Proof of Life (2000)

Proof of Life is more an interesting idea than an intelligent or well done thriller. The whole concept of the politics involved in K&R (kidnap and rescue) are duly fascinating. But Proof decides to build a different film around this premise and detours into mediocrity. The film ends with the standard take-down in the jungle I’ve seen many times over except I have the pleasure of seeing David Caruso do it this time.

David Morse is an environmentalist hired by an oil conglomerate to build a dam in a small fictional Ecuador looking country. He gets kidnapped by some radical revolutionaries and is held for ransom. Russel Crowe steps in as the hired K&R expert from Morse’s insurance agency.

The supposed romance on set between Crowe and Ryan is beyond my guess. On screen they have little chemistry and any romance bubbling rates a DOA on Dr. Love’s scale. Meg Ryan betrays herself as an actress and wanders the film minus a bra and constantly sniffling.

During play is a long going friction between Morse, who starts to look like he was auditioning for Cast Away, and some revolutionary hot-headed youth. It’s almost laughable the more it goes on. The will-they-or-won’t-they romance gets snuffed every time we cut back to Ryan’s husband enduring hardships. The editing and the concept ruin whatever sexual tension is supposed to build. The flick also has an unsettling theme that if you aren’t an English speaking white person you can’t be trusted.

The film starts off well with Crowe tangled in Russia but shifts into the mundane rather fast. Proof of Life is proof that what transpires off camera doesn’t always connect on camera.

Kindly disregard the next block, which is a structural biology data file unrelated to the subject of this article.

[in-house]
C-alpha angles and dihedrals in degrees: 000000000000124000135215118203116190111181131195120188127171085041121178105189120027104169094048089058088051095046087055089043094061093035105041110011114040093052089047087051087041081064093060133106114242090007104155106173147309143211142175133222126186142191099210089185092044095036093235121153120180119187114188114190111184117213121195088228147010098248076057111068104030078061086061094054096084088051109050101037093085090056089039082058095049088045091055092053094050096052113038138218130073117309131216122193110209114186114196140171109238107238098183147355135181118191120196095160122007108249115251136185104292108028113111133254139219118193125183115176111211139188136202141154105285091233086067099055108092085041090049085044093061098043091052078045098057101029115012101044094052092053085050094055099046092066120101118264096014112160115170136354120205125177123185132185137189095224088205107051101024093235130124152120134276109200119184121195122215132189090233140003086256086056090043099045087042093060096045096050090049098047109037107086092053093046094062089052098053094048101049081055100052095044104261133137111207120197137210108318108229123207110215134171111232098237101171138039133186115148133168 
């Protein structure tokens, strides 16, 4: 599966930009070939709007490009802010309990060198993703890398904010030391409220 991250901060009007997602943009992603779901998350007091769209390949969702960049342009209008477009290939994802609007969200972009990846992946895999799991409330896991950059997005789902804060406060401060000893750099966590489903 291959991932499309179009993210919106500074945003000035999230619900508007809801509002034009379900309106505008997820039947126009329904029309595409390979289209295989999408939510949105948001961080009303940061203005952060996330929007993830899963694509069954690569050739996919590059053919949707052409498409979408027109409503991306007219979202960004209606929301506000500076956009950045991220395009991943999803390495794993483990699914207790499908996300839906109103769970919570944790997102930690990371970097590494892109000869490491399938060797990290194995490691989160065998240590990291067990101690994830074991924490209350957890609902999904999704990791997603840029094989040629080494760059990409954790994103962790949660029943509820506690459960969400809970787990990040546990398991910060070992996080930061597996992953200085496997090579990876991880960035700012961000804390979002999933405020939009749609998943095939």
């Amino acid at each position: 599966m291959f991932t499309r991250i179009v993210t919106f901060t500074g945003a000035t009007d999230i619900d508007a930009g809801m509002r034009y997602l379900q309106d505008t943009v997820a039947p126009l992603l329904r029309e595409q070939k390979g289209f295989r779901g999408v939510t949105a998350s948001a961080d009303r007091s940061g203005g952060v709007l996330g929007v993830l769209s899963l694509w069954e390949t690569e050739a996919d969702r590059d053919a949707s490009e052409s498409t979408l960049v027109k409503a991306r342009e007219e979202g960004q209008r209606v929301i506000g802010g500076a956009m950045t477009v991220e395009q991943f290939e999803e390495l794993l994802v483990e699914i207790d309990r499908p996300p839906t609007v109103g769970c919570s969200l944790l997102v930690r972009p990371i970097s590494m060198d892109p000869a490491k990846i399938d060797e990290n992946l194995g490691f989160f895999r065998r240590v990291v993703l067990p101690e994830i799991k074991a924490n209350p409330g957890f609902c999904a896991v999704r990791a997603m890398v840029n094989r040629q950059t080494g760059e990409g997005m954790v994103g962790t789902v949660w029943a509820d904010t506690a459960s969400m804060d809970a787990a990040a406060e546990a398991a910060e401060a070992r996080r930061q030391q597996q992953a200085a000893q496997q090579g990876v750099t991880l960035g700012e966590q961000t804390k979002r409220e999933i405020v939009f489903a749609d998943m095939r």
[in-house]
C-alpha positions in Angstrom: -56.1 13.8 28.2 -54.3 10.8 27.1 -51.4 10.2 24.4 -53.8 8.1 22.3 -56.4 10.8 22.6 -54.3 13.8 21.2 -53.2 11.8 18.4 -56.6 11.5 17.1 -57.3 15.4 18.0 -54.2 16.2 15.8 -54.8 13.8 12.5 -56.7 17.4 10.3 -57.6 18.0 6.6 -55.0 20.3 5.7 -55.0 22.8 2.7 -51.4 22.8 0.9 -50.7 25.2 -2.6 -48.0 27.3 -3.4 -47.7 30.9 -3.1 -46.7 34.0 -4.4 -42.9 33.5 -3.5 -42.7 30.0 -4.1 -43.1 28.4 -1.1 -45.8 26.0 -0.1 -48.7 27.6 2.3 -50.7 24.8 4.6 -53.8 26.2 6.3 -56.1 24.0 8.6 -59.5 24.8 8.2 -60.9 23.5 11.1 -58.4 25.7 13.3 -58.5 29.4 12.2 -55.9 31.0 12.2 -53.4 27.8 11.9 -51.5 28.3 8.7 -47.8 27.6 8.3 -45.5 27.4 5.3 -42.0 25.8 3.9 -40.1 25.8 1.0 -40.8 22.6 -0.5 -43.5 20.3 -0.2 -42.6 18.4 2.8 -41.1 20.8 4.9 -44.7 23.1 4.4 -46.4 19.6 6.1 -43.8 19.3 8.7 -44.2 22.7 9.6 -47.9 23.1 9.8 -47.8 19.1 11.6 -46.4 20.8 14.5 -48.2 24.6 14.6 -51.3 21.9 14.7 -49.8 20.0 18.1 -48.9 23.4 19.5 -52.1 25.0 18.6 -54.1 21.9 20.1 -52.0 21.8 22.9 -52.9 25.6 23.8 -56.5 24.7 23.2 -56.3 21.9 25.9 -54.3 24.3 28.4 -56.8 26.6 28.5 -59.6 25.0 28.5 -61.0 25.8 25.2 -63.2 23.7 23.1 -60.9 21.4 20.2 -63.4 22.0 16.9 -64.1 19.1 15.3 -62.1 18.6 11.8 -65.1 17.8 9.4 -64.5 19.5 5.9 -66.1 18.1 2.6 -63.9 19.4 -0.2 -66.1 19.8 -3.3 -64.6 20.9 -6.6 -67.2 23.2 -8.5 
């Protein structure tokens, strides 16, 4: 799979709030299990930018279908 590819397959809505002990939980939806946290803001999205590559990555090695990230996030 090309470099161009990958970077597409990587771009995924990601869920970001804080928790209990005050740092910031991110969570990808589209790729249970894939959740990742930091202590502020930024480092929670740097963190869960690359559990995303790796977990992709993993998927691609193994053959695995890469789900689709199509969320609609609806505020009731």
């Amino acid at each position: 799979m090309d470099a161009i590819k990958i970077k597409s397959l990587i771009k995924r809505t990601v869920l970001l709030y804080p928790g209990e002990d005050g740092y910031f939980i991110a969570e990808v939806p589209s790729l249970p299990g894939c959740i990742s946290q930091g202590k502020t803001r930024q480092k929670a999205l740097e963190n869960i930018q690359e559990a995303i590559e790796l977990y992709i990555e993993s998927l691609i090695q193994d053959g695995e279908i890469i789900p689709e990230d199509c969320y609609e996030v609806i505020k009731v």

Nate’s Grade: C+

About natezoebl

One man. Many movies. I am a cinephile (which spell-check suggests should really be "epinephine"). I was told that a passion for movies was in his blood since I was conceived at a movie convention. While scientifically questionable, I do remember a childhood where I would wake up Saturday mornings, bounce on my parents' bed, and watch Siskel and Ebert's syndicated TV show. That doesn't seem normal. At age 17, I began writing movie reviews and have been unable to stop ever since. I was the co-founder and chief editor at (2007-2014) and now write freelance. I have over 1400 written film reviews to my name and counting. I am also a proud member of the Central Ohio Film Critics Association (COFCA) since 2012. In my (dwindling) free time, I like to write uncontrollably. I wrote a theatrical genre mash-up adaptation titled "Our Town... Attacked by Zombies" that was staged at my alma mater, Capital University in the fall of 2010 with minimal causalities and zero lawsuits. I have also written or co-written sixteen screenplays and pilots, with one of those scripts reviewed on industry blog Script Shadow. Thanks to the positive exposure, I am now also dipping my toes into the very industry I've been obsessed over since I was yea-high to whatever people are yea-high to in comparisons.

Posted on November 30, 2000, in 2000 Movies and tagged , , , , , . Bookmark the permalink. Leave a comment.

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